Midwest Climate Watch

About the NLDAS Drought Monitor

 Introduction to the NLDAS Website

The soil moisture maps displayed on this web page are part of drought monitoring efforts in the United States.  The North American Land Data Assimilation System (NLDAS) drought monitor is an experimental drought monitoring tool that is developed from near real-time soil moisture model forecasts from the National Aeronautics and Space Administration (NASA) Mosaic land surface model (LSM), the National Centers for Environmental Prediction (NCEP) Noah LSM, the Sacramento Soil Moisture Accounting (SAC) LSM, and the Variable Infiltration Capacity (VIC) LSM.

The maps presented on the NLDAS Drought Monitor Soil Moisture page display the forecast soil moisture difference from normal based on 28 years of climatology data (1980-2007) with the soil moisture differences in categories of percent of normal.   Available products in the drop down menu under “Ensemble Mean LSM Output” are current, past week, and past month top 1 meter and total column soil moisture maps for the Continental United States.

An Ensemble mean forecast is a forecast that is the average of numerous forecasts generated for the same time period.  The average of all model runs is computed to reduce forecast model error and develop the most likely forecast.  Upon viewing the webpage, the top-most map is titled “Ensemble-Mean – Current Total Column Soil Moisture Anomaly (mm) NCEP NLDAS Products.”  This map is a composite, or an ensemble mean map, of the 4 maps beneath it.  In this case, the Noah LSM, the Mosaic LSM, the SAC LSM, and the VIC LSM are the numerous forecasts over the same time frame that are averaged together to produce the most likely forecast.

The Noah LSM, Mosaic LSM, SAC LSM, and VIC LSM are all initialized with NDLAS soil moisture data.  NLDAS takes surface observation data and puts it into land surface models so that forecasts are developed from near real-time soil moisture data.  The NLDAS soil moisture data, along with other weather surface observation data is fed into the land surface models at a 1/8th degree spatial resolution which is about 13.8 square kilometers.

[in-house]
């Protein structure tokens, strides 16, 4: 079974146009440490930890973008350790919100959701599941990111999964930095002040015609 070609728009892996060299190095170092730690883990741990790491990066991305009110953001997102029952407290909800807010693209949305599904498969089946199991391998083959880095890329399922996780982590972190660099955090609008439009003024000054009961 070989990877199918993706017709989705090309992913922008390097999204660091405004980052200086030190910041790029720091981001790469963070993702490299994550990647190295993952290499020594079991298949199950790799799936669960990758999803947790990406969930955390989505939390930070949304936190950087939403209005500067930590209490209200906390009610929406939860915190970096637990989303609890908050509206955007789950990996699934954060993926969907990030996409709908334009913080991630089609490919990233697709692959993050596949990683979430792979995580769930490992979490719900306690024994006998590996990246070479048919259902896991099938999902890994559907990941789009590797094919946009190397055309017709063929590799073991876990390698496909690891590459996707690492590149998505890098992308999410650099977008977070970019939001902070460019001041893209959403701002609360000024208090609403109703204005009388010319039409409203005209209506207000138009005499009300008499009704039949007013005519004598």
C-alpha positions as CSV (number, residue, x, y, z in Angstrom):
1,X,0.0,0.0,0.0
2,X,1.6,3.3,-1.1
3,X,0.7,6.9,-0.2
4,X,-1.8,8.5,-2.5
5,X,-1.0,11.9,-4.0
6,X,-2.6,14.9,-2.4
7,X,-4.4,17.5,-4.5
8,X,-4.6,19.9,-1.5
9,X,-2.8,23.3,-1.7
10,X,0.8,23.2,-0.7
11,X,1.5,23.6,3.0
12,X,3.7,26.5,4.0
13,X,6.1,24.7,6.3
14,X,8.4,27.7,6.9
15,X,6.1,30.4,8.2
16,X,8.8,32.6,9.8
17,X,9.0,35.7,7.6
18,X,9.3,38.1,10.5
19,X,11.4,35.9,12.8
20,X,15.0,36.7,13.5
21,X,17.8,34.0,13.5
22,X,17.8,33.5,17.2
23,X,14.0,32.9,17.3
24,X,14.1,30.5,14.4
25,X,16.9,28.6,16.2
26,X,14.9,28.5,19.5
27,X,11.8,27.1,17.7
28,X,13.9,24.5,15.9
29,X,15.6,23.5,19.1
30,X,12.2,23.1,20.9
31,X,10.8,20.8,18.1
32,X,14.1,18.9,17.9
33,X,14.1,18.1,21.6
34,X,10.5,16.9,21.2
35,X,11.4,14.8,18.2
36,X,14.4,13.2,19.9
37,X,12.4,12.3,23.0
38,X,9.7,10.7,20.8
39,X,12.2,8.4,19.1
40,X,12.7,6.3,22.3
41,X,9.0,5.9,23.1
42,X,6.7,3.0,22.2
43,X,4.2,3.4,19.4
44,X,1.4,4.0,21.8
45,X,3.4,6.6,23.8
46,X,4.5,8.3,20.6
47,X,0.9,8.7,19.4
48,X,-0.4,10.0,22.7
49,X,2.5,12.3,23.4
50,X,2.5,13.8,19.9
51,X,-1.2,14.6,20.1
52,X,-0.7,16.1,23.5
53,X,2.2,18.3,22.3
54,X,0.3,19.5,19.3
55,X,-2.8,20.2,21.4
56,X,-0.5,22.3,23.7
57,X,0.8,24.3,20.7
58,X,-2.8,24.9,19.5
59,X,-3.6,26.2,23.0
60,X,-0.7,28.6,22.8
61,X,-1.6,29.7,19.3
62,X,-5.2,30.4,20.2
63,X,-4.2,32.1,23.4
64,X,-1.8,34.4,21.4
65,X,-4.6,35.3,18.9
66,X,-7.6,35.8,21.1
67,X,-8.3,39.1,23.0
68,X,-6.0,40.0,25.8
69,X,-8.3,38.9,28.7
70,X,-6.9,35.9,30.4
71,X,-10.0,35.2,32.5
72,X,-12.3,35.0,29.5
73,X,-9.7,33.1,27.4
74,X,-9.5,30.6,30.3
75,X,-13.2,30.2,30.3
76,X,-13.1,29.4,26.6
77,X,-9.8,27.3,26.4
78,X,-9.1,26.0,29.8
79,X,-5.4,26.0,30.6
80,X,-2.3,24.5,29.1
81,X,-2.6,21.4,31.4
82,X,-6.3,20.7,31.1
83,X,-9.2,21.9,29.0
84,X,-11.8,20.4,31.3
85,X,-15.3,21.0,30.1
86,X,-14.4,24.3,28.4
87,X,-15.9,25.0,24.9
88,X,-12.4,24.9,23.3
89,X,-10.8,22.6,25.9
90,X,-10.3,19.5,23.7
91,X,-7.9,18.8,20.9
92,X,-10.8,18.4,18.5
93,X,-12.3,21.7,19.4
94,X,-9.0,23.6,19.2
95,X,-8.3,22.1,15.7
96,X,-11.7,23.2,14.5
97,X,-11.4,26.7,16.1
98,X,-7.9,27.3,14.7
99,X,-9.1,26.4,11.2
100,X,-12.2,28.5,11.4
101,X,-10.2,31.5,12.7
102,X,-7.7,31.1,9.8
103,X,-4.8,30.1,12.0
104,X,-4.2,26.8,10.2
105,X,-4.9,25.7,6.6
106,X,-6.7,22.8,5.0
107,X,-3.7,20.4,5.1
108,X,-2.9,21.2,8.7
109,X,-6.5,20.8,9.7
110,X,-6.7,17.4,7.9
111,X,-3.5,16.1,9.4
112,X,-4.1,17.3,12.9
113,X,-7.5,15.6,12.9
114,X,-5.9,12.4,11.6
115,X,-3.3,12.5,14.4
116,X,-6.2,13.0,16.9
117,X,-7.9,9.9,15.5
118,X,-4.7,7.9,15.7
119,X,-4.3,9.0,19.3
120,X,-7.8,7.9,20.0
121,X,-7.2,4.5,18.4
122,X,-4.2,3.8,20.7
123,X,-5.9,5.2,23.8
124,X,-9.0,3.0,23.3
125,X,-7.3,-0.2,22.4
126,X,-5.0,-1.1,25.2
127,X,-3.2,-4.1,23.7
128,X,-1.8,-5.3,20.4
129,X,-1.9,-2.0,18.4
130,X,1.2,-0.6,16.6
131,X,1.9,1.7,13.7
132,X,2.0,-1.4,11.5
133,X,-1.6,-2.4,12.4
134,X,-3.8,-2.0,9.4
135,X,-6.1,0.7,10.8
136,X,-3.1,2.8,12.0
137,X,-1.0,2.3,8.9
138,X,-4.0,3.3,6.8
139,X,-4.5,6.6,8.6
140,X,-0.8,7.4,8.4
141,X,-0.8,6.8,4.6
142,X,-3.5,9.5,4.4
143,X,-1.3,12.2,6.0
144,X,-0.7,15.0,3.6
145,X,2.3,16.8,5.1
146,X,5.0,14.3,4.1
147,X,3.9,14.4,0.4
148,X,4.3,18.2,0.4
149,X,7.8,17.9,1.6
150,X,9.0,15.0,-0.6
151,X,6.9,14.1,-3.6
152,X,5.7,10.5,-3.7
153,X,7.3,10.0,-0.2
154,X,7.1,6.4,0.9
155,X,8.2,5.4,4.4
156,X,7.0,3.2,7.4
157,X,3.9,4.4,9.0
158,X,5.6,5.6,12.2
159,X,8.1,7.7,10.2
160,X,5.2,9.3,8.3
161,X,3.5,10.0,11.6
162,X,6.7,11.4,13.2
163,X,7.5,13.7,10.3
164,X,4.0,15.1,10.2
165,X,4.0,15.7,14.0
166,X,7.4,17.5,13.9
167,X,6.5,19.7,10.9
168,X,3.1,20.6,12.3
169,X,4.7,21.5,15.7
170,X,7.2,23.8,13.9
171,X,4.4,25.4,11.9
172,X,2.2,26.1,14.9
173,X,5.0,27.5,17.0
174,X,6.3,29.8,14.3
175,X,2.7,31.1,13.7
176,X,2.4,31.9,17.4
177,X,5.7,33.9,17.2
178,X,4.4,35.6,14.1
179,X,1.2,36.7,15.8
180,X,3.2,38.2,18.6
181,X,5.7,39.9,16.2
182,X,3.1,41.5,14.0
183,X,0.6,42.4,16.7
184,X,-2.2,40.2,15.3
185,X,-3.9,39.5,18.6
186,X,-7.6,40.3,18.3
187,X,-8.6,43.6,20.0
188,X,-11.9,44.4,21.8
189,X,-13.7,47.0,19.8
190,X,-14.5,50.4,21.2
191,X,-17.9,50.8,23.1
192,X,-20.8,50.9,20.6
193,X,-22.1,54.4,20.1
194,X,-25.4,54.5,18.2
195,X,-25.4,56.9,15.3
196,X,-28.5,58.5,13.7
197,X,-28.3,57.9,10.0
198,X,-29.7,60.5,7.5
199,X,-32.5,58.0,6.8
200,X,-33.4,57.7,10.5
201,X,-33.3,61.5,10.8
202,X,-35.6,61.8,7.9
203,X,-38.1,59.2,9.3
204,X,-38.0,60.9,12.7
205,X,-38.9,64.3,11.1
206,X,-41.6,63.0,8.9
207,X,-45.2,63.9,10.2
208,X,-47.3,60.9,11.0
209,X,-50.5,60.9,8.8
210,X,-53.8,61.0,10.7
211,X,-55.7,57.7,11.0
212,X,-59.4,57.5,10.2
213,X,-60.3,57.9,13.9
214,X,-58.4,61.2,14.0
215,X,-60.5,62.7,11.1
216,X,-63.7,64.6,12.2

SAC schematic
SAC LSM schematic. Image source:

 Descriptions of Each Model

SAC LSM (right): Forecast models must take into account when the ground freezes because it prevents rainfall and snow melt from entering the ground.  This is most important to winter and spring forecasts.  When vegetation is sparse in winter time or there is very little snow on the ground, very cold temperatures can result in deep frost depths.  The SAC model accounts for such frozen ground when it computes soil moisture.  It was designed to address the frozen soil moisture issues, thus is not highly detailed to account for the role of vegetation in runoff processes and energy transfers between earth’s surface and the atmosphere. 

Visit http://www.nws.noaa.gov/oh/hrl/frzgrd/index.html for more detailed information.

Variable Infiltration Capacity (VIC) Macroscale Hydrologic Model
VIC LSM. Image source: http://vic.readthedocs.org/en/







VIC LSM (left):  This LSM is a highly detailed model that is developed mainly for hydrological applications (river channel and stream flow).  In addition to modeling surface interactions between the atmosphere, it takes into account snowfall at a detailed level. 

Visit http://vic.readthedocs.org/en/master/Overview/ModelOverview/ for more detailed information.



SAC schematic
Mosaic LSM. Image source: http://ldas.gsfc.nasa.gov/



Mosaic LSM (right): This model is mostly known for its ability to handle snowfall interactions on the land surface.  Land surface interactions focuses on the exchange of water and energy between the overlying atmosphere and the land surface, which is comprised of vegetation and soils – both of which respond differently to water and energy.   For more detailed information see: http://gmao.gsfc.nasa.gov/pubs/docs/Koster130.pdf



Noah LSM (below):  This is the land surface model used in most meteorological forecast models.  It has the most dynamic vegetation components of all the models.  It differs from the SAC, VIC, and MOSAIC models mainly in that it is not designed for hydrological applications (soil moisture and run off to streams/rivers), but is designed for a highly detailed representation of land surface interactions applicable to meteorological forecasts.  For more information, visit: http://www.ral.ucar.edu/research/land/technology/lsm.php

Community Noah Land-Surface Model
Noah LSM. Image source: http://ldas.gsfc.nasa.gov/nldas/images/Noah_schematic.jpg